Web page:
Thursday, October 15, 2009
The original Ottawa Senators were founded back in 1883 as an amateur club and later became a professional team. In the early years of hockey they moved from league to league as the organization of early hockey was still finding it's feet. Aside from the changes in leagues, the club also took some time to settle on a permanent nickname as well. Known as the Generals in the 1890's, the club was known as the Silver Seven from 1903 to 1907 before adopting the name Senators starting in 1912.
One of the most successful teams in the early days of hockey, the club won the Stanley Cup in 1903, 1904, 1905, 1906, 1909, 1910 and again in 1911 during the cup's "challenge era".
By then the team had joined the National Hockey Association, which lasted from 1910 to 1917. After the NHA dissolved, the Ottawa Senators joined the brand new National Hockey League as a charter member in 1917 and soon rose to prominence, capturing four more Stanley Cups in 1920, 1921, 1923 and 1927.
After winning the championship in 1927, the Senators began a decline in fortunes, primarily due to the small size of Ottawa when compared to the other cities in the league at the time. Ottawa's population in 1931 was 110,000, one-fifth the size of Toronto, which was the second smallest NHL city at the time. They began to sell off their best players, suffered from low attendance at home against new expansion teams, such as the Boston Bruins, Chicago Blackhawks, Detroit Cougars, New York Americans, New York Rangers and Pittsburgh Pirates, and the higher travel costs to play those same teams in the United States.
The Great Depression also affected the team and caused the sale of even more players, including King Clancy to Toronto. The team suspended operations for the 1931-32 season and returned to finish with the worst record in the league two years in a row. Finally the owners of the franchise announced that it would not return to Ottawa for the 1934-35 season due to losses of over $60,000 since resuming play and would relocate the team.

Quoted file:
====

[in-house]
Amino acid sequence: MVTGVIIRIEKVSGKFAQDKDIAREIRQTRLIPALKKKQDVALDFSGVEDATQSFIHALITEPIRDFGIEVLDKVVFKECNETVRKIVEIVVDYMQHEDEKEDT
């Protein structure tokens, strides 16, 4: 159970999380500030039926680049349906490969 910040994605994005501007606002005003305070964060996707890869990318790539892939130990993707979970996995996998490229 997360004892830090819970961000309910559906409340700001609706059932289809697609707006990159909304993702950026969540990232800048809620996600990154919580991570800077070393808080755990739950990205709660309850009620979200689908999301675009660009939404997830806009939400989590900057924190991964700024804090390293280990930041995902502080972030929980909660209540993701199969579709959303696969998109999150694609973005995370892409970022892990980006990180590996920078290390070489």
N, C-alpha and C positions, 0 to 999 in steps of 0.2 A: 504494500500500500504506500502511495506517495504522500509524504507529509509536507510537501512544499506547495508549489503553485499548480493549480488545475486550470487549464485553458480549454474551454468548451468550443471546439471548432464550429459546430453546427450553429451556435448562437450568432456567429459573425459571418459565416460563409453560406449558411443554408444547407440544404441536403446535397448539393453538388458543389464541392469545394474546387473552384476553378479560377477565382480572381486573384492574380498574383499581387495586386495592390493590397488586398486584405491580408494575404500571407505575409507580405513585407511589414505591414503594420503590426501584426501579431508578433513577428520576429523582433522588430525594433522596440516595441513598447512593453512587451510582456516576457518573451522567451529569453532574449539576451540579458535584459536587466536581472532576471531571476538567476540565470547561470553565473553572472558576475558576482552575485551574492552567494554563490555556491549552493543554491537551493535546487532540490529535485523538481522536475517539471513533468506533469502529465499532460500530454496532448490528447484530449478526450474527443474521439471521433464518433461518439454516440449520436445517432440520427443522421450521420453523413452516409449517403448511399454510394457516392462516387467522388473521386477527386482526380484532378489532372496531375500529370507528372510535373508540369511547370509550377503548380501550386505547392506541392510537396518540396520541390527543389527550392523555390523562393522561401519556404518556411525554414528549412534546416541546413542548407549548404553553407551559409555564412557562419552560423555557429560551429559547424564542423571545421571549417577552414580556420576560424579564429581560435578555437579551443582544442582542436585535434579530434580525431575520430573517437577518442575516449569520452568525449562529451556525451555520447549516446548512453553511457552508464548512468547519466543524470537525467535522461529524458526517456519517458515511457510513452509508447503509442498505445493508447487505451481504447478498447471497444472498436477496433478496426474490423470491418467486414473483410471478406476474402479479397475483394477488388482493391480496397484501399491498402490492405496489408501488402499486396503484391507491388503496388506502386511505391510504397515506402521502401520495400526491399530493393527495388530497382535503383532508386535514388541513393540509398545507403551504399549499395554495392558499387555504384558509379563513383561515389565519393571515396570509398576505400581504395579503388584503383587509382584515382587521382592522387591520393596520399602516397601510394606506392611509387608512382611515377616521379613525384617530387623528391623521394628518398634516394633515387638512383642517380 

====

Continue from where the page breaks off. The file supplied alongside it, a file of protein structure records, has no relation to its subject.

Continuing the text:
The franchise then moved to St. Louis, the seventh largest city in the US at the time, for the 1934-35 season and was named the Eagles after the Anheuser-Busch beer logo. While attendance was good, the team fared little better financially in St. Louis however, with long, expensive train trips to New York and Boston as well as a large number of games against Montreal and Toronto, as the poor Eagles were forced to take Ottawa's place in the Canadian Division of the NHL despite being located much closer to Chicago and Detroit of the American Division.
The club finished with a dismal record of 11-31-6 for last in the league, while they again were forced to sell players, including team captain Syd Howe who lead the team in goals despite being traded to Detroit late in the season to help meet expenses. Finally on October 15th, 1935 the owners of the franchise sold the club back to the NHL for $40,000 and the players were then sold off to the remaining eight clubs in the league.
It would be 32 years before the NHL would return to St. Louis when the Blues joined the league in 1967.
Today's featured jersey is a 1934-35 St. Louis Eagles Frank Finnigan jersey worn by Finnigan during the St. Louis Eagles only season.
Finnigan was born in 1900 and played in the NHL from 1923 to 1937 for Ottawa, Toronto and St. Louis and was nicknamed the "Shawville Express".
He would win a Stanley Cup with Ottawa in 1927 and was team captain from 1930 to 1933, scoring a career high of 21 goals and 36 points in the 1929-30 season during 43 games played. He played in Toronto the season Ottawa suspended play, winning his second Stanley Cup with the Maple Leafs, and returned to Toronto after being one of the players sold by St. Louis in 1935. He also held the distinction of having played in the first NHL All-Star Game in 1934, which was held as a benefit for Toronto player Ace Bailey.
In 1989 Finnigan was part of the effort to bring back NHL hockey to Ottawa and made public appearances on behalf of the effort and was part of the presentation to the NHL expansion committee at the age of 90. He was scheduled to drop the puck at the first new Senators game in October of 1992, but passed away the previous December at the age of 91, the last surviving member of the 1927 Stanley Cup champions. Finnigan's son, Frank Jr., was chosen to drop the ceremonial first puck in his place.
On the night of the first game new Senators game, Finnigan's number 8 was retired by the club, still the only number retired by the team other than the league-wide retirement of Wayne Gretzky's #99.
In addition to having his jersey number retired, the street in front of the Senators arena, Scotiabank Place, was named Frank Finnigan Way in his honor.
Here is video from the first game of the new Ottawa Senators on October 8, 1992, including the opening of Hockey Night in Canada on that day and the first Senators goal of the new era.
Here is a brief recap of the original Senators history and how it influenced the branding of the newly reborn Senators.